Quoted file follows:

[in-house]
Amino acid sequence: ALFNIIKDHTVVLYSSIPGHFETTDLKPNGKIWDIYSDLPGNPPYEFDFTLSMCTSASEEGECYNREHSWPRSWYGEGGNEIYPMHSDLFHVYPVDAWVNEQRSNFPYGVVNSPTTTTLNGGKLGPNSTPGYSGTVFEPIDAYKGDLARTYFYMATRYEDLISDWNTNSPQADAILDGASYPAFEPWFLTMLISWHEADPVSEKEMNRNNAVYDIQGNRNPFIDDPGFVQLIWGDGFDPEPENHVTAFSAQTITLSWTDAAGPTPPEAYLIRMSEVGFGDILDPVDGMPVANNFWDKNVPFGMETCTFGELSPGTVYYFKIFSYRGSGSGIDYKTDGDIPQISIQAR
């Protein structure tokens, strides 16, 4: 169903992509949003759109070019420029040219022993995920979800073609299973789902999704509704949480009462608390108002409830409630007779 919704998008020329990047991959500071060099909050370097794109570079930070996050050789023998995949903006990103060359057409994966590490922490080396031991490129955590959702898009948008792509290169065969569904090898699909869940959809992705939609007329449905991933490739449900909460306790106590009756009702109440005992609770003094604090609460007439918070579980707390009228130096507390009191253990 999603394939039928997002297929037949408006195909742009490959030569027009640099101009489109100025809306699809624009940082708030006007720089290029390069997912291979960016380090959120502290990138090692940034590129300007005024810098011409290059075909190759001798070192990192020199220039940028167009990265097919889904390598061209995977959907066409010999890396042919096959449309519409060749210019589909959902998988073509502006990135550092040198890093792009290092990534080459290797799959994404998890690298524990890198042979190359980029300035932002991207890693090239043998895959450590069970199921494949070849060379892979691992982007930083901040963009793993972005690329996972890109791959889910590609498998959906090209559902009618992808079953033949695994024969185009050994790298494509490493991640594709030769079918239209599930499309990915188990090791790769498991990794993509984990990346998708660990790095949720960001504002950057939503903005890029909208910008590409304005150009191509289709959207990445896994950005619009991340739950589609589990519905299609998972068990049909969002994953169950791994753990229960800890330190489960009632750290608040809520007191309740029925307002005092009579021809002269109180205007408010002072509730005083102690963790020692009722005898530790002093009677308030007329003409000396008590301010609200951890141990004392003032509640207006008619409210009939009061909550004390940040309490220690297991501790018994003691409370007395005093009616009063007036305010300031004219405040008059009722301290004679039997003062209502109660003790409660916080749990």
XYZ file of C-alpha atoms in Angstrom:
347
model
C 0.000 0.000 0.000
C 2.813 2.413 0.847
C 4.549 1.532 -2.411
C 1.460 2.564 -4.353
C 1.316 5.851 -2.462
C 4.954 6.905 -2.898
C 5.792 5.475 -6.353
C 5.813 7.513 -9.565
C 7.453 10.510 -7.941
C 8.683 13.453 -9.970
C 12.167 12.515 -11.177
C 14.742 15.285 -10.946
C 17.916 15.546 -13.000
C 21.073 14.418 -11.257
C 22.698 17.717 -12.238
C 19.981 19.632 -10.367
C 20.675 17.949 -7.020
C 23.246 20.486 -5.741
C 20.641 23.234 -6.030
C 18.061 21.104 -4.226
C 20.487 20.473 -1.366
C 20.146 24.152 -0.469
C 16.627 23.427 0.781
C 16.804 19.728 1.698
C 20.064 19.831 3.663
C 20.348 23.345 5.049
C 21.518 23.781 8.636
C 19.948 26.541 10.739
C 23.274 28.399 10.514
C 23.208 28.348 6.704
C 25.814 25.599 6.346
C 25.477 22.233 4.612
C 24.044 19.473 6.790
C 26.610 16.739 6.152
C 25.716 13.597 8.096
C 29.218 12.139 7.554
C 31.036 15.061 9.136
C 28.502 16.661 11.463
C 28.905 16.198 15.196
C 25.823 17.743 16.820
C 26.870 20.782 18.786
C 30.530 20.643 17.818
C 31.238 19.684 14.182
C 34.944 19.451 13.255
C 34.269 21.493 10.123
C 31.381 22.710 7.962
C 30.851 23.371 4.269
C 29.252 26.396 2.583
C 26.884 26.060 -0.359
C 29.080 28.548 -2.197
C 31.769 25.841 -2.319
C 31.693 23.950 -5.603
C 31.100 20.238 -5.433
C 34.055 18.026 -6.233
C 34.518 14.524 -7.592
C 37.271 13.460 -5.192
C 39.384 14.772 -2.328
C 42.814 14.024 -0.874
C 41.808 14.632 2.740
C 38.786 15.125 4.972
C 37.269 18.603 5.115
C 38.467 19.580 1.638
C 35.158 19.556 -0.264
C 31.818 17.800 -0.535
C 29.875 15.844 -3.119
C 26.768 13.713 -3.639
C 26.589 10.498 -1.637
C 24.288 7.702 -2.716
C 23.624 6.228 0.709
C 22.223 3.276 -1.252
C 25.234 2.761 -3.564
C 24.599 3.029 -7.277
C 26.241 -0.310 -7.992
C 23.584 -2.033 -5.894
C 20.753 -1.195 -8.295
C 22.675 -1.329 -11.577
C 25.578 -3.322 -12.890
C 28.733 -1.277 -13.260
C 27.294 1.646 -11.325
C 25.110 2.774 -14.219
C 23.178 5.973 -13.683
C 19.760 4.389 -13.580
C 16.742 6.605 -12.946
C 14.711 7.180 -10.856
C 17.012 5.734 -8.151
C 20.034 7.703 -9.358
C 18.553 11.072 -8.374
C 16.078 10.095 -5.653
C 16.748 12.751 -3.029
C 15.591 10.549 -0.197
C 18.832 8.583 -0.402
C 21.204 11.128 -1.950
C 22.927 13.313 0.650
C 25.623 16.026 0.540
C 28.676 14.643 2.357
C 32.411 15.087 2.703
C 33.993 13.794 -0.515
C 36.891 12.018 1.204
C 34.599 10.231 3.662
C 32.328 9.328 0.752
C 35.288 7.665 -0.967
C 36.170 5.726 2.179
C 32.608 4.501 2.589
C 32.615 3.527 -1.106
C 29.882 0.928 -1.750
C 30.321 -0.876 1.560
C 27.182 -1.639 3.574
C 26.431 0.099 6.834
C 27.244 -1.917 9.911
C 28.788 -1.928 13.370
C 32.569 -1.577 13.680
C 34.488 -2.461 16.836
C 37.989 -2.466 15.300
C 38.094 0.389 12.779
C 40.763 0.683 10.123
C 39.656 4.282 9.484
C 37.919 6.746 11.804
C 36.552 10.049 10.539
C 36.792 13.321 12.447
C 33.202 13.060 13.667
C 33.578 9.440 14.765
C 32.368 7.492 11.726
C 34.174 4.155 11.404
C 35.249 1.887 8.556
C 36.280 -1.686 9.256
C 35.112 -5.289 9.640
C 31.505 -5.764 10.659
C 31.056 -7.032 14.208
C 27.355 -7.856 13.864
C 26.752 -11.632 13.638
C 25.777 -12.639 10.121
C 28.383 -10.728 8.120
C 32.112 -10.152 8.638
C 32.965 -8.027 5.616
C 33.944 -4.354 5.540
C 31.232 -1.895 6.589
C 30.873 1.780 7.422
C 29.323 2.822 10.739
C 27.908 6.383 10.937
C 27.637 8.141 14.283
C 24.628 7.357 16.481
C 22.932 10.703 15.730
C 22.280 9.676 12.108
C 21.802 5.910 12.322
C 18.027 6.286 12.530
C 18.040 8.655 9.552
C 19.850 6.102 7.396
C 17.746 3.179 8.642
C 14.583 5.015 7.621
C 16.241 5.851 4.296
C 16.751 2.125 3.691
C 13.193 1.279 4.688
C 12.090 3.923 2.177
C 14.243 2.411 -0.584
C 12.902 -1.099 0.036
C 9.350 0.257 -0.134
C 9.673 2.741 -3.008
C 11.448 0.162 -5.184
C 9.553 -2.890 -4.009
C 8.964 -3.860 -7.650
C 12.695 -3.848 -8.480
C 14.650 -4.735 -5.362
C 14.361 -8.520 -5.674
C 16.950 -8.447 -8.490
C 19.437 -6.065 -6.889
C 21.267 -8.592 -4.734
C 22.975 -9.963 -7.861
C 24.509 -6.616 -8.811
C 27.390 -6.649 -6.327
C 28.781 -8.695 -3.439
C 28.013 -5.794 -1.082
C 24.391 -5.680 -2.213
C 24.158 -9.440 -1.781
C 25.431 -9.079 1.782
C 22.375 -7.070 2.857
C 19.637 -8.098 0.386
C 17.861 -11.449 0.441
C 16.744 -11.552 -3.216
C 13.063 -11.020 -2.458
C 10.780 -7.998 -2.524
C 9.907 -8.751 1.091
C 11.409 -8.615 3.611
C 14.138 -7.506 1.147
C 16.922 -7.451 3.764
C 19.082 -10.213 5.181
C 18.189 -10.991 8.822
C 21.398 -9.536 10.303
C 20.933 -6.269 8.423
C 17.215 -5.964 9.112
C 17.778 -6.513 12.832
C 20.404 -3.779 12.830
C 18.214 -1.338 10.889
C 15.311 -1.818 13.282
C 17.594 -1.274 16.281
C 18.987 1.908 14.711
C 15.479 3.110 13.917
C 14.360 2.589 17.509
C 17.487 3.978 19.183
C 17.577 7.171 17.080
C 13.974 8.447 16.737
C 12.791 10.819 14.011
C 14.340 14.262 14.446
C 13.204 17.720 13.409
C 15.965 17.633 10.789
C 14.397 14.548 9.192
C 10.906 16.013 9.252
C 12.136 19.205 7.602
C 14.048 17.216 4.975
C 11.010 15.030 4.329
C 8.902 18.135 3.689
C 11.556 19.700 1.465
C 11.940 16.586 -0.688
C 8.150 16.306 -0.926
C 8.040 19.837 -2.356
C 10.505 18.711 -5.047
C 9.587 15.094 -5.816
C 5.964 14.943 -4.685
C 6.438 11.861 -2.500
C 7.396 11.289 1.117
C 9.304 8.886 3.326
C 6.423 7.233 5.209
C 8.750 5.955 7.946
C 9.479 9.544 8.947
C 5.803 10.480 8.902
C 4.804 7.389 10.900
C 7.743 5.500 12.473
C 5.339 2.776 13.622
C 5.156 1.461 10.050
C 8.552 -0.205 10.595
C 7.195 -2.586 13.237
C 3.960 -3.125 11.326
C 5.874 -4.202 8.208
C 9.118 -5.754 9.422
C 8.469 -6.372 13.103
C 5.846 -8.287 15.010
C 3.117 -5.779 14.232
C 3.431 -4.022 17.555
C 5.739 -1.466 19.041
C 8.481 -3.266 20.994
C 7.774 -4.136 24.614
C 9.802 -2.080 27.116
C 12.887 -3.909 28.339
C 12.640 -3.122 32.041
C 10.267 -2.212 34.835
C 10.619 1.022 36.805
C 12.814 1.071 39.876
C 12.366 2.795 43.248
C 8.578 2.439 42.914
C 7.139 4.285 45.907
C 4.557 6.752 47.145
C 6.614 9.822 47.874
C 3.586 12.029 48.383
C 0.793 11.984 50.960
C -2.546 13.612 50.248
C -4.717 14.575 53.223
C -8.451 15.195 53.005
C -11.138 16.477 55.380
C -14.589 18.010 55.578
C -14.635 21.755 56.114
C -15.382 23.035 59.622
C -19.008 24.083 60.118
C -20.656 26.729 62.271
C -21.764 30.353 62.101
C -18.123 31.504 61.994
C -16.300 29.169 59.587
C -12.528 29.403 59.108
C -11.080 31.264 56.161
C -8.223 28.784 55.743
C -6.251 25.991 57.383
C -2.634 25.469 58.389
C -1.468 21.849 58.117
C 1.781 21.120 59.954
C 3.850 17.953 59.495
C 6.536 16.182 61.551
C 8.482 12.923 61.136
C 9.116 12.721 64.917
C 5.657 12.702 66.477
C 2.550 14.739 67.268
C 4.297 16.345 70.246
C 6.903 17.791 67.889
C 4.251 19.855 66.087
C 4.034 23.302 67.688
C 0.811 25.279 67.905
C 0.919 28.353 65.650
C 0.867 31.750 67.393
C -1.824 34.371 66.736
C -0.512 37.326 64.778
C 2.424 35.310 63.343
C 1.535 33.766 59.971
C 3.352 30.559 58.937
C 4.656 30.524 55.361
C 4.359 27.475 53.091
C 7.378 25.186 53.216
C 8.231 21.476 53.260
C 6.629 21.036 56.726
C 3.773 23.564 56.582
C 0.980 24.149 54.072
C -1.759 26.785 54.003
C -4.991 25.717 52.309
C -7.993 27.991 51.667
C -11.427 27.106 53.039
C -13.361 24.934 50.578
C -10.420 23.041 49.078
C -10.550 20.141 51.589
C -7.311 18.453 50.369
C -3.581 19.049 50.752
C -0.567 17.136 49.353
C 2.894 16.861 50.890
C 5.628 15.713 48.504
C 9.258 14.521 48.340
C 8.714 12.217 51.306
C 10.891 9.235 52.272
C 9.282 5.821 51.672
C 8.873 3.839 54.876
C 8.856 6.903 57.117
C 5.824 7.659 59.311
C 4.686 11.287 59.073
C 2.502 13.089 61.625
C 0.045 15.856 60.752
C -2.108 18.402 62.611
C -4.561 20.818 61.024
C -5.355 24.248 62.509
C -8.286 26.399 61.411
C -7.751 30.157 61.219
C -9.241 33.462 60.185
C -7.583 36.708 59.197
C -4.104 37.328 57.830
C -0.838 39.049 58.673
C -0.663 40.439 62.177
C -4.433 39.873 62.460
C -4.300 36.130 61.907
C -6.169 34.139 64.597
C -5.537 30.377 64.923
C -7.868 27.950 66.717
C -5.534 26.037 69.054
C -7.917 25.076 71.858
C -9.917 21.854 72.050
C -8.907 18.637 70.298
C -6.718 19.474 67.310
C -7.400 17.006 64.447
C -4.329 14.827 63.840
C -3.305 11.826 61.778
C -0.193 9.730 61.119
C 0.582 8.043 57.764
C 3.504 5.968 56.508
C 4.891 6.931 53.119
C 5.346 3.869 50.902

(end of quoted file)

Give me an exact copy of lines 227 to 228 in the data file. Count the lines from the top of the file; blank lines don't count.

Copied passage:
C 6.423 7.233 5.209
C 8.750 5.955 7.946